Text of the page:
MANual of Style


Lesson 15: Putting Together an Outfit by Shreyas
16 February, 2010, 9:11 am
Filed under: Basic Concepts | Tags: , , , ,

There are a few different ways you might approach putting together an outfit; I thought I’d sketch some situations out for you and show the thought process behind them. Some of these processes may look like they take a while, but you’ve only got to do them once. Once you know a particular outfit works, just remember it (put it down in your style journal if you want to), and you can go to it effortlessly. Say you’re getting dressed in the morning, and you say to yourself:

I want to wear my crazy hat today!

Okay, great. The first thing you do is get your hat and put it on your bed, or couch, or hat rack or whatever. All set? Good. This object is going to act as your valet. You lay out outfits on it like it’s a paper doll and imagine yourself wearing them. It’s a lot more efficient than actually trying on everything you might consider wearing like girls do on TV, and it gives you a good visual check against your gut feelings about how two or more items work together. (After you get some practice, you can do this in your head, but even when you get to that point, it’s useful to do the valet thing every now and then.)

What you’re trying to find is a dominant garment—the biggest thing you’re wearing, probably a top—with colors and textures that work harmoniously with your hat. Harmony doesn’t have to mean that they’re identical. Contrast can work just as well; just remember what we learned earlier about color, pattern, and texture. However, in this case you’re trying to showcase a particular item, so you don’t want to contrast too strongly. Your other pieces should complement and support your star item, rather than compete with it, so the supporting pieces should be less emphatic.

Once you have that dominant garment, you’ve got your palette of colors and textures. Assemble the rest of your pieces based on the two items you have in front of you. Keep in mind, the formality of your outfit emerges from the formality of the pieces. A nice sport jacket can elevate a tee and jeans to going-out wear; similarly, a cool pair of sneakers can make it okay to go to the grocery store in a three-piece suit.

I am sad today. I shall wear black.

I’m sorry to hear that! The thing about wearing black (or any other monochromatic outfit) is that it really shows if your clothes are faded; black dyes especially are usually made up of a mixture of several colors that fade at different rates, so after you wash your favorite black shirt a few times it might become green or grey or navy. If this is the case, you have two solutions: you can either dye your clothes (a messy and laborious option), or you can wear them so they don’t touch other, differently colored “black” things, such as by wearing a light-colored belt between your black jeans and your black tux shirt.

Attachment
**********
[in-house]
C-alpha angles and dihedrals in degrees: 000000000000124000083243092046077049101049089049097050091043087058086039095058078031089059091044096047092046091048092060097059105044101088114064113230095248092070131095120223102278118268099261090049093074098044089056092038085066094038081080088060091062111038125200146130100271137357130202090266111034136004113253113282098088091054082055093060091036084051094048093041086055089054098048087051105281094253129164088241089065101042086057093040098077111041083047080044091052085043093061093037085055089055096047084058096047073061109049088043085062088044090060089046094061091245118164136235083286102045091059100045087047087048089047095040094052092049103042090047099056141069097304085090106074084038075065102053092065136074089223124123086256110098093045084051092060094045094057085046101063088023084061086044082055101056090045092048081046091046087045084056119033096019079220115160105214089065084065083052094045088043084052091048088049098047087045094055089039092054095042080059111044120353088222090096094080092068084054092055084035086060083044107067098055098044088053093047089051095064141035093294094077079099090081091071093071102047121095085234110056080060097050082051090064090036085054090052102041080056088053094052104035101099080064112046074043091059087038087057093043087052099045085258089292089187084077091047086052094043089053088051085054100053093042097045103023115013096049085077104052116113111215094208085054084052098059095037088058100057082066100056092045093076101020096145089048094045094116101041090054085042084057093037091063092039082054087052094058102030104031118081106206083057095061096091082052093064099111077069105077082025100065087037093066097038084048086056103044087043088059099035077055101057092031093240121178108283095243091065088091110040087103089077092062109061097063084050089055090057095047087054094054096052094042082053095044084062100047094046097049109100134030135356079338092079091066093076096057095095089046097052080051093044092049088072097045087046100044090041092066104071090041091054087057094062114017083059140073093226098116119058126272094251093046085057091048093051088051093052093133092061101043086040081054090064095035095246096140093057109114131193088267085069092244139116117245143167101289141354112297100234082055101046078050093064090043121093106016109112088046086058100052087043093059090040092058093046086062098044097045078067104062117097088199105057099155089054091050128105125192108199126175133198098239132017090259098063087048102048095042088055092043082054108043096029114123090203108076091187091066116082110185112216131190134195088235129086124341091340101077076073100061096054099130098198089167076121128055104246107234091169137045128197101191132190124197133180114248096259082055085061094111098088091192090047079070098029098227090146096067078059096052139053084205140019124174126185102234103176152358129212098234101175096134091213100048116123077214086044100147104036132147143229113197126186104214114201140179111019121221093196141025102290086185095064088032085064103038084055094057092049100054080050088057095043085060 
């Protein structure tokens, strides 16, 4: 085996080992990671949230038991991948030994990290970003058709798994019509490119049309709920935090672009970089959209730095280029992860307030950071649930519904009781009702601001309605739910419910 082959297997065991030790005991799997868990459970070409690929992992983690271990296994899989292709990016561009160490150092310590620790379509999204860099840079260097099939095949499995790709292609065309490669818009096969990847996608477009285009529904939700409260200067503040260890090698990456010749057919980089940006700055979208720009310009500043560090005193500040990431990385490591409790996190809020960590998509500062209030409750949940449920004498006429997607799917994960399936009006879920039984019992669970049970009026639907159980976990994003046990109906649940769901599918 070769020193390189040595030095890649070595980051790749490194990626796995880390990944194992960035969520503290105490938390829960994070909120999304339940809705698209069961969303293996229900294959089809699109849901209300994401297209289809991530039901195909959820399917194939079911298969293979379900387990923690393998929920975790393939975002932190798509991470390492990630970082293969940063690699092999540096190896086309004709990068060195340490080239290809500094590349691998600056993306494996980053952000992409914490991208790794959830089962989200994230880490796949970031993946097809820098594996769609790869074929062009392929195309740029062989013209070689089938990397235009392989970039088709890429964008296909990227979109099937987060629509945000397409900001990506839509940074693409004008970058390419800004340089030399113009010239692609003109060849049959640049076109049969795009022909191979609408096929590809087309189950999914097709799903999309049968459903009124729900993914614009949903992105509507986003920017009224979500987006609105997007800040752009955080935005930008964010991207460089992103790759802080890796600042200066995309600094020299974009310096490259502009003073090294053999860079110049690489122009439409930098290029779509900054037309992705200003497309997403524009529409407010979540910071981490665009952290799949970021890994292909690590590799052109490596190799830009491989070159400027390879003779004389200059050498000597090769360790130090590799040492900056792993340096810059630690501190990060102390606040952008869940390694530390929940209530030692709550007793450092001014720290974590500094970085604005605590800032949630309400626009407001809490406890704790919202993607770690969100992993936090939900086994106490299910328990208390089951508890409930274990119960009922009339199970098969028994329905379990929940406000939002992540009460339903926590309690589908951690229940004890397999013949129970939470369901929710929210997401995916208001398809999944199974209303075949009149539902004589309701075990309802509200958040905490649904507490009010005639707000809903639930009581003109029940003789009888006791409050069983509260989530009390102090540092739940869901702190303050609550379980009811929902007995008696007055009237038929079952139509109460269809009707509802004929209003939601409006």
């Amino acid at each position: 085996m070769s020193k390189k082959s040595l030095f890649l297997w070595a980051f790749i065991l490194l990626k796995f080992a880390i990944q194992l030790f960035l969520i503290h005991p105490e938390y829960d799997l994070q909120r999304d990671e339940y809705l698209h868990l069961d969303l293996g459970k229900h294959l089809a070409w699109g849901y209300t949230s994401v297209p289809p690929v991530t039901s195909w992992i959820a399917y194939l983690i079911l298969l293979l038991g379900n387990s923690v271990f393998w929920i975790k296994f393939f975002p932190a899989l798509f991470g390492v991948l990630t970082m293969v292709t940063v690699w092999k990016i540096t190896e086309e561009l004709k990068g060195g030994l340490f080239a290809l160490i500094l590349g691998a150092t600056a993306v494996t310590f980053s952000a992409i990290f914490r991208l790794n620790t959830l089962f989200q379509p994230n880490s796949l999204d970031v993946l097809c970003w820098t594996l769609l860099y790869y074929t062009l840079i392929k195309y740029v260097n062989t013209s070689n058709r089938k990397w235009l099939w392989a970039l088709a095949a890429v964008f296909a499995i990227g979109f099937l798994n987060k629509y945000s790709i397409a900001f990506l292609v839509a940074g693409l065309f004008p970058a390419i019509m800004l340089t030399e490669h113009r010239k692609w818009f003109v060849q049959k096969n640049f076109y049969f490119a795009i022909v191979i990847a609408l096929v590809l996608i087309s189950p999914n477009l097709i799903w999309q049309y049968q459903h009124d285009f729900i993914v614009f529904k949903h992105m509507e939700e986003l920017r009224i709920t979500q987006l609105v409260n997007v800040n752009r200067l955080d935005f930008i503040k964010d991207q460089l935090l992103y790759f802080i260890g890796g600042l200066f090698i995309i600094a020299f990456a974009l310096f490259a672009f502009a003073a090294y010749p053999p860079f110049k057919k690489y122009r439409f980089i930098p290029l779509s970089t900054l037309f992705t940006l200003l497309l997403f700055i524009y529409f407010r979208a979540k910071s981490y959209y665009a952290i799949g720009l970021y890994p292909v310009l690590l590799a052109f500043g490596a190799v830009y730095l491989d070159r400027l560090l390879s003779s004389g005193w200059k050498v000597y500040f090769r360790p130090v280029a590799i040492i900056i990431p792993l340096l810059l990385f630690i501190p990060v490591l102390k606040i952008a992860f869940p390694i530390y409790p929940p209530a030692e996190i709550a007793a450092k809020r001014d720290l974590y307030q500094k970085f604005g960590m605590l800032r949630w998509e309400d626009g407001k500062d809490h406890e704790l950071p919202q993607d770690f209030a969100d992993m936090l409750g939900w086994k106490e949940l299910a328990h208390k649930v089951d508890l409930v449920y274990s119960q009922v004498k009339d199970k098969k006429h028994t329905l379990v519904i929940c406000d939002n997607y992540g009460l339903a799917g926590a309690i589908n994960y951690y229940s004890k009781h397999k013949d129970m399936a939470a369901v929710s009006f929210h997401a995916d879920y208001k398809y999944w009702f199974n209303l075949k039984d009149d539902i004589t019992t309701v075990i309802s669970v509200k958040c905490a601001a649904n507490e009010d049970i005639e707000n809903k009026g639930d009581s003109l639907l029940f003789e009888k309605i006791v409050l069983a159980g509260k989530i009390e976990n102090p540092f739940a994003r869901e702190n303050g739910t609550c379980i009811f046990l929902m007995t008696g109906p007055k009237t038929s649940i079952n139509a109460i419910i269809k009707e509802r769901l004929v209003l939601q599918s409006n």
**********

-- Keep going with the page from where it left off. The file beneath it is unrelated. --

Instead of wearing just one color, you can showcase a color by pairing one key item with neutrals. That might turn out to be a little easier. Either way, be sure that your showcased color doesn’t overwhelm your face; some colors are easier to wear in larger amounts than others. You can always experiment and see what’s the ideal amount of lime green or royal blue for you.

Man, I feel fat today.

The best thing to do when you’re not feeling super great about your appearance is to dress up, not down, and pay attention to silhouette. Start by thinking about the cut of your clothes before texture and color, and choose the clothing which best creates the way you want to look. If you’re feeling weak, go for T-shirts that cut across the widest part of the bicept to look more muscular. If you’re feeling fat, go for slim-cut items and thinner layers. If you’re feeling too skinny, wear structured items that give your frame more power and substance. Only after you’ve got the silhouette worked out should you start worrying about whether the colors go. If something doesn’t work, then swap it out for a piece of clothing which does the same (or a similar) thing for your silhouette. And for extra self-esteem boost, include one accessory or item that makes you feel really good, that you’re proud of finding, and choose today to show it off.

Putting it together

When you get good at constructing outfits in these ways, you’ll be able to tell what type of outfit an item is good for when you purchase it (“I love this color!” versus “I love this cut!” versus “This is a work of art and I want to show it off”). You’ll also be able to create outfits which do more than one of these things— monochromatic slim-cut silhouettes and outfits that show off a single color as well as an amazing item, for example.

The power was inside you all along

Honestly, if you’ve been paying attention to all of the lessons here on MANual of Style and dutifully writing in your style journal, you already have all of the tools to put together a killer outfit. This is just an overview of the things we’ve already discussed. You have the power, now use it.

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